- 50 entries
- see 6 spoilers
(at around 41 mins) When you hear the voice of Dr. Cocteau narrating the museum exhibit, he states that below the museum patrons is an actual 20th Century street preserved since the earthquake of 2010. If the earthquake happened in 2010, the preserved street would be from the 21st Century, not the 20th.
(at around 58 mins) Huxley states that because salt is harmful, it has been made illegal. In truth, the minimum requirement of sodium necessary to sustain life has been estimated at 500 mg per day; in other words, without salt, you would die. If you're active and therefore perspire a lot (as is perhaps the case with John Spartan), your need for salt increases significantly.
(at around 1h 14 mins) After "having sex" with Lenina Huxley, John Spartan returns to his apartment, picks up a ball of yarn, and starts winding the yarn around his hand and elbow to create a skein, which makes no sense. Yarn which is sold in skeins is often wound into balls prior to use to avoid tangles, so Spartan's ball of yarn is ready to go; winding it into skein serves no purpose, other than increasing the likelihood of potential tangles, which any serious knitter would want to avoid.
Incorrectly regarded as goofs
(at around 19 mins) When the computer is responding to the first Code 187s, it is heard to say, "Last recorded offense: September 25, 2010," which in the movie would have been 22 years previously. However, when Spartan is first thawed, Garcia tells him that "There have been no deaths of unnatural causes in San Angeles in the last 16 years." His math is off. It is stated that the last recorded offense of "187" (which is the actual current California Penal Code section for murder), was 22 years previous. It was also stated, "There have been no deaths of unnatural causes in San Angeles in the last 16 years." Both can be simultaneously correct. Death by unnatural causes does not assume murder, and they are not the same. It is possible, and consistent with the story line, although excessively Utopian, there were no murders for 22 years, and there were no unnatural deaths for 16 years. There are countless possibilities of death, including homicide, that are not murder. For example, if a person choked on a cherry pit and died, it would be unnatural, but not (likely) murder. As well, industrial accidents resulting in death occur frequently, and are not murder. It's hard to believe that any society could continue for 16 years with no unnatural death, but improbability does not equal impossibility.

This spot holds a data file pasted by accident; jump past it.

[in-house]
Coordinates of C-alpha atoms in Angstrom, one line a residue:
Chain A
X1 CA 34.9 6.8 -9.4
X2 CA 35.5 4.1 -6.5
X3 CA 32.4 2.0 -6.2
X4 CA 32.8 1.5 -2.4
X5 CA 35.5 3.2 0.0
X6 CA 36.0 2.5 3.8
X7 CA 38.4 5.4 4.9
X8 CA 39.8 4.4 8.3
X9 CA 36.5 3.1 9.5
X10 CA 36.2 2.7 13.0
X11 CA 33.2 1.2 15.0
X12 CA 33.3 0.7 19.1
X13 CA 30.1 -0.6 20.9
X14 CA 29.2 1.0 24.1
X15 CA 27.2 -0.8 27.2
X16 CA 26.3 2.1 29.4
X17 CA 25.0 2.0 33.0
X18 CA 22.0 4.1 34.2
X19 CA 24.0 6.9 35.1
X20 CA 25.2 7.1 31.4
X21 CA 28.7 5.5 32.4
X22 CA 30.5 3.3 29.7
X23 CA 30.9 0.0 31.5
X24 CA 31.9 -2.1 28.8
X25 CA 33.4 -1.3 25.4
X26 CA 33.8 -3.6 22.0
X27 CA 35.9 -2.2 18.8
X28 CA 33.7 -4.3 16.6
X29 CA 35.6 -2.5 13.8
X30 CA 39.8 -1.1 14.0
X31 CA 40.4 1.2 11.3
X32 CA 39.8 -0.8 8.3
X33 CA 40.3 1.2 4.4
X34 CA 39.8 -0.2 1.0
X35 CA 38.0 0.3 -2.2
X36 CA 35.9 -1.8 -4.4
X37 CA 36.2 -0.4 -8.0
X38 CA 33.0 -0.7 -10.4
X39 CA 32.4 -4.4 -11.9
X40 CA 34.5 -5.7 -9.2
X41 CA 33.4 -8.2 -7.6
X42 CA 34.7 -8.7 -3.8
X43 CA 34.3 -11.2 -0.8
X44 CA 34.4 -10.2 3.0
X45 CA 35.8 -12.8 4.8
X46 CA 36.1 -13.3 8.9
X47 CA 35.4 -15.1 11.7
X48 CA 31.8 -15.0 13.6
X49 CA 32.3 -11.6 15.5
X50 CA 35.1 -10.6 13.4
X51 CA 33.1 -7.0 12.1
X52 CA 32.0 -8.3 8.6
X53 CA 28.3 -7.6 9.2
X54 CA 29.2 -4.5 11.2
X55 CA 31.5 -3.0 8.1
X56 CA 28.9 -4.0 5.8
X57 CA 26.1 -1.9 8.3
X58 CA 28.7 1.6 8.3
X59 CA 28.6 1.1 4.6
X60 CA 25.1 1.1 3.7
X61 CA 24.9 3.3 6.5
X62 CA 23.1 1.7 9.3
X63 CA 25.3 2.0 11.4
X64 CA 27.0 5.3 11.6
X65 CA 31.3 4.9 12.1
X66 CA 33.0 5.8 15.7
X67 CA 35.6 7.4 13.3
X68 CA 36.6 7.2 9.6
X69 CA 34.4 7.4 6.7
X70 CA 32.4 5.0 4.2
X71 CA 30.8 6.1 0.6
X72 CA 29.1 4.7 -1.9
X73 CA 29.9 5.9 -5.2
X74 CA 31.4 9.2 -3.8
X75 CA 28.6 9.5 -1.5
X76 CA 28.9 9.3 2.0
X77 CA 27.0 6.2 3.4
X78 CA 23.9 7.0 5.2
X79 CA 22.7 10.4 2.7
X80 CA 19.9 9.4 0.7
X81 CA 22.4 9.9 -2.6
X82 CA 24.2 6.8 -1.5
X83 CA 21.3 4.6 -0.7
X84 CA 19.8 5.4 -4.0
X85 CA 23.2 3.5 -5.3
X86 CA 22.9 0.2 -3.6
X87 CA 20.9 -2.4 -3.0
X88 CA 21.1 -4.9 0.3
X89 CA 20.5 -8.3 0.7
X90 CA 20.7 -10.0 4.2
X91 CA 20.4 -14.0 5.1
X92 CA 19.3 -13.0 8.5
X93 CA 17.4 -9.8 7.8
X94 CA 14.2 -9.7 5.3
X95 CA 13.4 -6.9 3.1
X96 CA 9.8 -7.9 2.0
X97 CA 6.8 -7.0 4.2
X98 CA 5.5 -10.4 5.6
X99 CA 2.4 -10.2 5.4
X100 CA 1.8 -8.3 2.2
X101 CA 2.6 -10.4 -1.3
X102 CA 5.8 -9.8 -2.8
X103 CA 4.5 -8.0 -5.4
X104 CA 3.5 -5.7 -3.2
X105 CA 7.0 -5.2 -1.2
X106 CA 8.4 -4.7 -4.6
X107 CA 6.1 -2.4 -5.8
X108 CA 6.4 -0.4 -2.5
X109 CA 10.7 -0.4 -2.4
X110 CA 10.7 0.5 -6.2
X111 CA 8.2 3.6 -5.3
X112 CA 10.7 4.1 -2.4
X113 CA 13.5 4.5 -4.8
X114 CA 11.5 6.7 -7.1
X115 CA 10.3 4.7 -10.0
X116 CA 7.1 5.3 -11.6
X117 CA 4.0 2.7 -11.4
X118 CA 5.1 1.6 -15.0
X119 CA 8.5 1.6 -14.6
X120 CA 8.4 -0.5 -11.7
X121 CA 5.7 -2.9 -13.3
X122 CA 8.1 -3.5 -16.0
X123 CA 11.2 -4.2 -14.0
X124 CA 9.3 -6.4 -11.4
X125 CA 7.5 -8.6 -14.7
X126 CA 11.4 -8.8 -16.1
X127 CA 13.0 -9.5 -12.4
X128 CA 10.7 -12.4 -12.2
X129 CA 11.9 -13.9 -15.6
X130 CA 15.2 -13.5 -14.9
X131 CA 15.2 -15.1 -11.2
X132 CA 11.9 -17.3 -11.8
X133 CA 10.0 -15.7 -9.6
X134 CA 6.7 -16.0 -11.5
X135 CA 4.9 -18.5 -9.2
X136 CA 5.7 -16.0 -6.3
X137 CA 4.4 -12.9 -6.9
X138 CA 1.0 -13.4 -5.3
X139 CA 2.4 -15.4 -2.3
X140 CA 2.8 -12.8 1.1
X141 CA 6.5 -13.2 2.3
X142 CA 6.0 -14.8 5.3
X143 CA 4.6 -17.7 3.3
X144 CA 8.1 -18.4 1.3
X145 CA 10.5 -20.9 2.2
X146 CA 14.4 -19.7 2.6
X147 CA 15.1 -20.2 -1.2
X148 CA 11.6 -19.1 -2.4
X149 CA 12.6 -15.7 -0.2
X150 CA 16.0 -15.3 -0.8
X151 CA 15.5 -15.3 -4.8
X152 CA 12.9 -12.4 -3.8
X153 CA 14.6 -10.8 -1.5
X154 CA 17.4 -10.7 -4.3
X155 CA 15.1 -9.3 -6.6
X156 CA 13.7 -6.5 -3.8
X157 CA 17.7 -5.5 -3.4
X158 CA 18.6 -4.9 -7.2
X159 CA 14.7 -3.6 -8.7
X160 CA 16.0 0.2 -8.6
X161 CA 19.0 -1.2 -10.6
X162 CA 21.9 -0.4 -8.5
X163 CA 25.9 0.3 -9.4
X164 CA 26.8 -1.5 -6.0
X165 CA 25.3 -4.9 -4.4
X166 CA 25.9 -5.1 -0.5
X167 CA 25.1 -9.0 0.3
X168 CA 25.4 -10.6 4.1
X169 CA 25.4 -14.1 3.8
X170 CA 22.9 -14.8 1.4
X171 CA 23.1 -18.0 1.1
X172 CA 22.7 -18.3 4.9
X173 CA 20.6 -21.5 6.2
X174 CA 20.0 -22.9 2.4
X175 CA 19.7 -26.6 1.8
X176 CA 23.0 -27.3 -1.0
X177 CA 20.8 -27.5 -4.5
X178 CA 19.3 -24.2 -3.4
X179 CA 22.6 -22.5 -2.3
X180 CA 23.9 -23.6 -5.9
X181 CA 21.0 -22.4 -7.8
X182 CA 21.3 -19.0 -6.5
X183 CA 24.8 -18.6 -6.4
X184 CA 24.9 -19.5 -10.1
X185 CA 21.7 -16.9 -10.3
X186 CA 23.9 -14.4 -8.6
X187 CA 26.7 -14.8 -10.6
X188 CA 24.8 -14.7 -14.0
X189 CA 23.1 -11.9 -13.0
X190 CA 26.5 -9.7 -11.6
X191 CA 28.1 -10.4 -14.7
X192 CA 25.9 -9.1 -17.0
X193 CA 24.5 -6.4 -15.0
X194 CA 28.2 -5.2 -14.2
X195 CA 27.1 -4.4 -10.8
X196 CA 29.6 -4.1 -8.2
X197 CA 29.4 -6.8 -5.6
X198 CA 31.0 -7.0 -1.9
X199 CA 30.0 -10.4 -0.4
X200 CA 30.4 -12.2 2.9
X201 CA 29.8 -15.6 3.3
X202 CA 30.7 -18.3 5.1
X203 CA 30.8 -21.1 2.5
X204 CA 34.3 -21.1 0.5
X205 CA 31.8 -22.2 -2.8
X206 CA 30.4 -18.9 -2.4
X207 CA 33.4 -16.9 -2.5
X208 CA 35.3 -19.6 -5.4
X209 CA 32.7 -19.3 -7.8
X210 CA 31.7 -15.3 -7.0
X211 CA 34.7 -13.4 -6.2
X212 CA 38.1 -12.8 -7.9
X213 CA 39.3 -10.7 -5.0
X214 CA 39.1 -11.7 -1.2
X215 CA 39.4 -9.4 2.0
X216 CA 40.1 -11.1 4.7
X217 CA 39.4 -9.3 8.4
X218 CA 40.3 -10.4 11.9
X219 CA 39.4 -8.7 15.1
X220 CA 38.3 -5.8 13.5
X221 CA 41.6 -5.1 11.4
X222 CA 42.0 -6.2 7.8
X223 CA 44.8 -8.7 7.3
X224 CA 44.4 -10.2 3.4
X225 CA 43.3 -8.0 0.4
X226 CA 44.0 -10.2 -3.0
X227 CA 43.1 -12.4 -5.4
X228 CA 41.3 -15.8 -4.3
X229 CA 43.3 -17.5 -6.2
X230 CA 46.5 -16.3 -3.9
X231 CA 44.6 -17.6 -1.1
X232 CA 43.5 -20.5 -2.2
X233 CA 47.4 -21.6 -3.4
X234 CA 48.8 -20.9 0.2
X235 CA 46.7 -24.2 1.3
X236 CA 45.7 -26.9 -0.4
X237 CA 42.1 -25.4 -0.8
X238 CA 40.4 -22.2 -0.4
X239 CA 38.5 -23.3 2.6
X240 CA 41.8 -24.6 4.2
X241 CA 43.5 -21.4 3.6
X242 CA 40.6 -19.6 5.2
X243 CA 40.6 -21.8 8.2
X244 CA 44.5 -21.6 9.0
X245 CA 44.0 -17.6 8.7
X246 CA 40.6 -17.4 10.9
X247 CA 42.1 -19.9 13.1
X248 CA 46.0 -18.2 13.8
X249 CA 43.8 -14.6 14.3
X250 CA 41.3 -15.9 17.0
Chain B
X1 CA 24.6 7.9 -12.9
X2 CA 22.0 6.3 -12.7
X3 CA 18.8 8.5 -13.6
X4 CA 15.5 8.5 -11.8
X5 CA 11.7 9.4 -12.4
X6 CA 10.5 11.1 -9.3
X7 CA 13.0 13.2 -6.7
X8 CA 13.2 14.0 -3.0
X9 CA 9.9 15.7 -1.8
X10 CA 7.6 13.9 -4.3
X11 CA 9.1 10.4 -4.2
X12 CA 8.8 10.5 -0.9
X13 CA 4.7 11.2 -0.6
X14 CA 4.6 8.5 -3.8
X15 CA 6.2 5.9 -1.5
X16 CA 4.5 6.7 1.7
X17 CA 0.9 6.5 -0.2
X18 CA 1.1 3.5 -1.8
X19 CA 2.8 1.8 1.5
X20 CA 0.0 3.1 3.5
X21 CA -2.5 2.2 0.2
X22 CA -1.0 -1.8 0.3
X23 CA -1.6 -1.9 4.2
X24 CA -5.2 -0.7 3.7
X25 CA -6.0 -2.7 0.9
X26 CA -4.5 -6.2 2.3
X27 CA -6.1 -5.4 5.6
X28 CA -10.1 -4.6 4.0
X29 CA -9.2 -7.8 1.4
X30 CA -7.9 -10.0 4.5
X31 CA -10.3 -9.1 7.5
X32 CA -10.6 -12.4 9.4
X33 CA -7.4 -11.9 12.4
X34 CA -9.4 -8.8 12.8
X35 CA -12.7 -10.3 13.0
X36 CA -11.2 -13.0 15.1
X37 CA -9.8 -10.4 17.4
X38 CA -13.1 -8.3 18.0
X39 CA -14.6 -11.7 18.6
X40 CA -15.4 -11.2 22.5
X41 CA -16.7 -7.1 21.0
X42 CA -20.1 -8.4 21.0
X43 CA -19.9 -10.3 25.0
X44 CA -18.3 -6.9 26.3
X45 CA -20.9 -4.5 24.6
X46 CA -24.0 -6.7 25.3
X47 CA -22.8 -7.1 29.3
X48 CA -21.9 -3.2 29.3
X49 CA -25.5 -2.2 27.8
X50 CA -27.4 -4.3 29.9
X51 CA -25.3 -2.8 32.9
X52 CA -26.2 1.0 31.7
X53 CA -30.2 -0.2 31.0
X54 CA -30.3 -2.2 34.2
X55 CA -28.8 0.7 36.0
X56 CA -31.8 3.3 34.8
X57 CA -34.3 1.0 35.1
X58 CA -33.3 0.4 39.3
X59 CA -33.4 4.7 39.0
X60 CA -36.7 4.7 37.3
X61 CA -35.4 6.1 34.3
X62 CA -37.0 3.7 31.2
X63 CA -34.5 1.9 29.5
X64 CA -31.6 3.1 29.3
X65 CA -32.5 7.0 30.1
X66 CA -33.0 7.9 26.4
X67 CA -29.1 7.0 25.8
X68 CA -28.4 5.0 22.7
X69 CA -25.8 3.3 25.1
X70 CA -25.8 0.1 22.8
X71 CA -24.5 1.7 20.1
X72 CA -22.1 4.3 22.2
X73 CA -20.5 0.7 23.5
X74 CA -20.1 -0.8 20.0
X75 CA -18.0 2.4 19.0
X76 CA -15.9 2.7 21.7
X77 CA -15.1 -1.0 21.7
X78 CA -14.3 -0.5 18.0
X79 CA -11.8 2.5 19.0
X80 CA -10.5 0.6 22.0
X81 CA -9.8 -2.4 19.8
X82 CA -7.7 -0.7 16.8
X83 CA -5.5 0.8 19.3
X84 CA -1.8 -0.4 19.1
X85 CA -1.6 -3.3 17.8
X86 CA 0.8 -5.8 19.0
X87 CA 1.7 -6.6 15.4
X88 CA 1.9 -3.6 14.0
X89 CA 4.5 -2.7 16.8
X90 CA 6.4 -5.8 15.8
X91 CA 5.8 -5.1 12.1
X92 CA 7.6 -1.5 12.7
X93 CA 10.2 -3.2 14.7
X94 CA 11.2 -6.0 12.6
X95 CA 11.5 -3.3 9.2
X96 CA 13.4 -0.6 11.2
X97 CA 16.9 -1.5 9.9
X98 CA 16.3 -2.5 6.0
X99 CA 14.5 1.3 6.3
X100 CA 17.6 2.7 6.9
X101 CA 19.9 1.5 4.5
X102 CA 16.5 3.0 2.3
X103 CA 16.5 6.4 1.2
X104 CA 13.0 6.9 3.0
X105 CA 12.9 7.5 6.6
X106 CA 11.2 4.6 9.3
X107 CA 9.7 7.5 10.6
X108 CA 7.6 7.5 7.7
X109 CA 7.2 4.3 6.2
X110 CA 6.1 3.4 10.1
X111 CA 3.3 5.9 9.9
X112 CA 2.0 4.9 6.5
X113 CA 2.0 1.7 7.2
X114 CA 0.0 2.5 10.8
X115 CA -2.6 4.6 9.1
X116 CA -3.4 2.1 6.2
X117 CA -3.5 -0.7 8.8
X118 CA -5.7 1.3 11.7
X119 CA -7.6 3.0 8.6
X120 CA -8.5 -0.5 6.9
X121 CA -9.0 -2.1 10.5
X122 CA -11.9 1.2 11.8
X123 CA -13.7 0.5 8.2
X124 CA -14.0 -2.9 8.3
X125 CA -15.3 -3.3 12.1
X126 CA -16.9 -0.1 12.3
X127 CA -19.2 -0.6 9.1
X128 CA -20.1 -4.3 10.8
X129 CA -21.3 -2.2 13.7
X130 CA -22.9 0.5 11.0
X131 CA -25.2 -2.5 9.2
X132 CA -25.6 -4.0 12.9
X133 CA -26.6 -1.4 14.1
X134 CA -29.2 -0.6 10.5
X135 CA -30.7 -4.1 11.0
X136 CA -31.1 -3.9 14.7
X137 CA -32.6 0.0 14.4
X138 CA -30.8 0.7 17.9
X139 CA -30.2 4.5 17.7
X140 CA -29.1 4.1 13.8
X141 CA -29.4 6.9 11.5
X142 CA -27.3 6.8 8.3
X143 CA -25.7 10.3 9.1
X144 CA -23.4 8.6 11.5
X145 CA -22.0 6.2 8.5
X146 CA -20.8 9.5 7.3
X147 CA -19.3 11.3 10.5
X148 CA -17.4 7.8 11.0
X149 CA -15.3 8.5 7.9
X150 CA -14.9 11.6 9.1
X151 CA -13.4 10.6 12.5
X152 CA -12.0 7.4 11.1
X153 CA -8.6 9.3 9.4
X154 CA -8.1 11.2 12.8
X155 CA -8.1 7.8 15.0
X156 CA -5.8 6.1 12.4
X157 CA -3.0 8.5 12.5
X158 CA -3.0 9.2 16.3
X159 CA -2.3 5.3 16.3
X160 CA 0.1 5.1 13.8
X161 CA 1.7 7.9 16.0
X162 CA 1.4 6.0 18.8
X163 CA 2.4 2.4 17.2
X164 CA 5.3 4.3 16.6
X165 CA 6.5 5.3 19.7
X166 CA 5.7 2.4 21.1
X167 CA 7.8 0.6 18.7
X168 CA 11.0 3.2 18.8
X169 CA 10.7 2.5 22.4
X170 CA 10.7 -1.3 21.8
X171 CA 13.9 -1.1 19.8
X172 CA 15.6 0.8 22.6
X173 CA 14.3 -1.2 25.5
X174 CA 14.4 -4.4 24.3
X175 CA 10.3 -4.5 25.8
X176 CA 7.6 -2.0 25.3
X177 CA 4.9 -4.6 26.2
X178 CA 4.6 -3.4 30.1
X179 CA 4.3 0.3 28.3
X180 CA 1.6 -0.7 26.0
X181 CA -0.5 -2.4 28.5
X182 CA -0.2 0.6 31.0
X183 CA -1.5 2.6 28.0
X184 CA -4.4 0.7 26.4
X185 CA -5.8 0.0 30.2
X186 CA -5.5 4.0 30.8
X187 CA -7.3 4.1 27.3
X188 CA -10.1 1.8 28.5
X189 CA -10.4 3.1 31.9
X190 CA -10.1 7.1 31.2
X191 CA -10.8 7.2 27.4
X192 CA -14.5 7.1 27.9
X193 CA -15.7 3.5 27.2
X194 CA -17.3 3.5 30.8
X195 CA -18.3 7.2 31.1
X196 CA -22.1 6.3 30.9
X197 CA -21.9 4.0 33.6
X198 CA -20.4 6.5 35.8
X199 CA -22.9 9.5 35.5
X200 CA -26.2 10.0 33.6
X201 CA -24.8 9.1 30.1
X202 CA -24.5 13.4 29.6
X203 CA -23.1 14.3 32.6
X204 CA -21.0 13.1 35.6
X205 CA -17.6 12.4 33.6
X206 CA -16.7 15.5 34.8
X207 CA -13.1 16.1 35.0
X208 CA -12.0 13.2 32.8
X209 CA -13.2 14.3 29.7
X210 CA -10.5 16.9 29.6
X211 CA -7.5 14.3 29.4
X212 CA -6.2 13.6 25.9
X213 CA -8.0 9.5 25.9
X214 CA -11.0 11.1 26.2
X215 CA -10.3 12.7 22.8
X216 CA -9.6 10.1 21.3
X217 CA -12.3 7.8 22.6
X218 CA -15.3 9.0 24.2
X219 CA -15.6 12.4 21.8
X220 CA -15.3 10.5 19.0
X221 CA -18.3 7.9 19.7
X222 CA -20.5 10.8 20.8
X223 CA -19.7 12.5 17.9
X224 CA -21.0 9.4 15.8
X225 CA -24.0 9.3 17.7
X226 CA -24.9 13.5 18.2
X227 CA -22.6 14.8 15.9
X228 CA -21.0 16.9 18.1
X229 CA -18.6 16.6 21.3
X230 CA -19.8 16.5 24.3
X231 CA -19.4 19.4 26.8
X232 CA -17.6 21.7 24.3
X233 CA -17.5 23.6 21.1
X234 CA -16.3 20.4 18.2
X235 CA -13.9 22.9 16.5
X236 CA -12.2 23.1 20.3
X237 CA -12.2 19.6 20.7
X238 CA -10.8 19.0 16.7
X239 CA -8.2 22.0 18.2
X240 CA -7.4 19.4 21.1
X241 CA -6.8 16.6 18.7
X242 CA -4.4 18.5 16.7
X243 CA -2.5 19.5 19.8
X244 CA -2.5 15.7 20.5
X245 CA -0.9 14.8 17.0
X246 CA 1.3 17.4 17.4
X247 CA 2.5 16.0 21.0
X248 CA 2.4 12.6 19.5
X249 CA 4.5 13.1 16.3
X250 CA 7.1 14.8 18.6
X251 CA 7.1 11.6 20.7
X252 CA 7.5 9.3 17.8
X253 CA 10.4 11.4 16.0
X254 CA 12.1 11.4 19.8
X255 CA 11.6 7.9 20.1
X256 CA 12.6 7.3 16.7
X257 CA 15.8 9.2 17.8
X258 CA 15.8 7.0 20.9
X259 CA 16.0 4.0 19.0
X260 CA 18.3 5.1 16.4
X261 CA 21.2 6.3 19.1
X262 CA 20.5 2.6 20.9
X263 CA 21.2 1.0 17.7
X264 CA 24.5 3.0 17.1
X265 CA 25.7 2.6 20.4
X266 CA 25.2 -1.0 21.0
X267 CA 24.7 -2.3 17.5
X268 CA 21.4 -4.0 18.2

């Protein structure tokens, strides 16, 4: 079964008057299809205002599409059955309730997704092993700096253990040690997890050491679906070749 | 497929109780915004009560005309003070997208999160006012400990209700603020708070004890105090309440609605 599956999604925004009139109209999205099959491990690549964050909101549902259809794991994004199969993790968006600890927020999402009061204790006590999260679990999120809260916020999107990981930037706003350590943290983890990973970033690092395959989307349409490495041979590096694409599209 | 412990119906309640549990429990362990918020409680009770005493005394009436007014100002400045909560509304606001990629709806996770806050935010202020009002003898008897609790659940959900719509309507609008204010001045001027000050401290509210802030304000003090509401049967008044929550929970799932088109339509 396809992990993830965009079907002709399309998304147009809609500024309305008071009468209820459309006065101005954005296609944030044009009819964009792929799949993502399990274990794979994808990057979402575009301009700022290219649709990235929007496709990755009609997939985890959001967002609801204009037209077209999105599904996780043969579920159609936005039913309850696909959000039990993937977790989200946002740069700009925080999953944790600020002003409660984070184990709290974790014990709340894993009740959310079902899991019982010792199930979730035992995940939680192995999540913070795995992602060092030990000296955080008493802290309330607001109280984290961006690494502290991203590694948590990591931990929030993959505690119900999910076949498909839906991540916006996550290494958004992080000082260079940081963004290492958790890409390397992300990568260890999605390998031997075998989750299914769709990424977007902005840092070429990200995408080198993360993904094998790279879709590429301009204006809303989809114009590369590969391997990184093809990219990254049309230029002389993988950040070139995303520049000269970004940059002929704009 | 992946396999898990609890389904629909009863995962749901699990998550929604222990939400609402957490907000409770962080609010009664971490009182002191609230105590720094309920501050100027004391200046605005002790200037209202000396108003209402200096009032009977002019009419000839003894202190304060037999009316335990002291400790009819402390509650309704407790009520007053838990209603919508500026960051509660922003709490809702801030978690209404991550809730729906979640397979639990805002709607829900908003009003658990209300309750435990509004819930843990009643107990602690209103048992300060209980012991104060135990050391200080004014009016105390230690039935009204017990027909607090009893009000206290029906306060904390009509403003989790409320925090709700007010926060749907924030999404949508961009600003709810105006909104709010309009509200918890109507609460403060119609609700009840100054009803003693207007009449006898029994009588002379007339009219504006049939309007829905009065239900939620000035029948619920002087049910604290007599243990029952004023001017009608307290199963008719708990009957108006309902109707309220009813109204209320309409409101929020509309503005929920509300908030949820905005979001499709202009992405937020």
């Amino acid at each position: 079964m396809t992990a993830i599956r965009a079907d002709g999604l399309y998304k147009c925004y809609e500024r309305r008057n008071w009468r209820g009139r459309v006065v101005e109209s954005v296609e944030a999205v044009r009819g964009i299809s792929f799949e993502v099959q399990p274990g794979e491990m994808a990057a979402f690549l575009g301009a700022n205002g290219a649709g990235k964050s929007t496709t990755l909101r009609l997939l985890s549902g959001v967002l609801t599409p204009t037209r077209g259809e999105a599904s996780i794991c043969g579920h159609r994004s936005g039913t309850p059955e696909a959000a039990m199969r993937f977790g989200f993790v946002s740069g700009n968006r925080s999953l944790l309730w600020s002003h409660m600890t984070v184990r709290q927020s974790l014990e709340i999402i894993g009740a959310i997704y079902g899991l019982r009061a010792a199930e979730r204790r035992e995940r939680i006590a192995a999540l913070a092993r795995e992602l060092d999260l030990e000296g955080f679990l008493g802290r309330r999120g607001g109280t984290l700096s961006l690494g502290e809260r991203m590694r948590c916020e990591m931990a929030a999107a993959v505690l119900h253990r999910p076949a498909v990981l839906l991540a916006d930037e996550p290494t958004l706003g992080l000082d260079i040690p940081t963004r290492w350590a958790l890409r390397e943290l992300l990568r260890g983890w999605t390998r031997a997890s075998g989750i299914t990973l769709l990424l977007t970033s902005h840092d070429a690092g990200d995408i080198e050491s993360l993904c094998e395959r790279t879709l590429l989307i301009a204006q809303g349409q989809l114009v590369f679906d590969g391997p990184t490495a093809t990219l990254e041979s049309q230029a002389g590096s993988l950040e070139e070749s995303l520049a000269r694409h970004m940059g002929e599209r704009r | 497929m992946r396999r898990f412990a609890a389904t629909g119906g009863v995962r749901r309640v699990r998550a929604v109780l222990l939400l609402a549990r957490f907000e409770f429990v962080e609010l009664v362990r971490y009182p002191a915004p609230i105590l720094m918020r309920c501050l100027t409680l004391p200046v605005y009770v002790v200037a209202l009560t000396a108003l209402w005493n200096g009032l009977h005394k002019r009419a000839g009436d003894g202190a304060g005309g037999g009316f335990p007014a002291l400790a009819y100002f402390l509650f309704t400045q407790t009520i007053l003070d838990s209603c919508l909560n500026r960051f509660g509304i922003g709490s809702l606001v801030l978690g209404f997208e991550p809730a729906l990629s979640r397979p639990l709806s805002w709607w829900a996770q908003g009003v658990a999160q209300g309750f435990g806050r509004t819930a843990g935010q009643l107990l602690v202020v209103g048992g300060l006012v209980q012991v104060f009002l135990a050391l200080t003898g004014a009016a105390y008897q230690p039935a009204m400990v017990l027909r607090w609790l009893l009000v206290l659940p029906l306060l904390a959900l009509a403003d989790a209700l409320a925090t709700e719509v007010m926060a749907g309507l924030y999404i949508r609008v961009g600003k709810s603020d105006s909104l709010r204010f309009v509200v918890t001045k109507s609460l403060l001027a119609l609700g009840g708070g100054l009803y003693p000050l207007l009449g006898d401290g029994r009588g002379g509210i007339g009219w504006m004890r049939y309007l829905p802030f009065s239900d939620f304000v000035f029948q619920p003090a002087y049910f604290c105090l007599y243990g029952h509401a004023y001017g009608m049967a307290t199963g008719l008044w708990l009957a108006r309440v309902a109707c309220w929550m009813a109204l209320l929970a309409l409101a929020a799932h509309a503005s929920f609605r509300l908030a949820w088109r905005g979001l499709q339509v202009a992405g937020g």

(at around 5 mins) In the beginning of the movie, a stockpile of C4 catches fire, and thus blows the whole building up. C4 only can be detonated by a detonation charge or blasting cap which is just a smaller explosive. If it catches fire, it burns slowly. This is true of C4, however there were no details to describe, and no one suggested, the C4 was only detonated by the fire. It is reasonable to believe Phoenix detonated them by other means. Spartan stated to his captain, "he rigged the place to blow". The complete destruction of the building in successive detonations is a firm indicator the charges were strategically placed throughout, and anyone with that skill would not rely on a gasoline fire for detonation. It is also possible the gasoline fire was intended as a lure for responders, as it would increase the casualty count at the time of the explosive detonation. Phoenix did not expect Spartan to appear at that time, which may have caused Phoenix to alter his plan in any number of ways.
Both Spartan and Phoenix receive verbal morality tickets throughout the film the latter's tickets are issued without giving a name due to his lack of a code chip. By that logic he shouldn't receive a fine at all because in addition to identification the chip is also responsible for all monetary transactions meaning any fine incurred couldn't be enforced. This is a futuristic computer-operated system in a world where everyone is Lo-Jacked, and no one has reason to believe otherwise. Phoenix affected his own premature release, and was not subject to the "normal" method, which certainly would have included the implant. It isn't unreasonable to believe the computer system automatically triggers on Verbal Morality Code words or phrases, and responds even when it is unclear who is the offender. It would be reasonable for the computer to simply respond as programmed with, "[null], you are fined one credit for violation of the verbal morality code", and print the ticket with no name.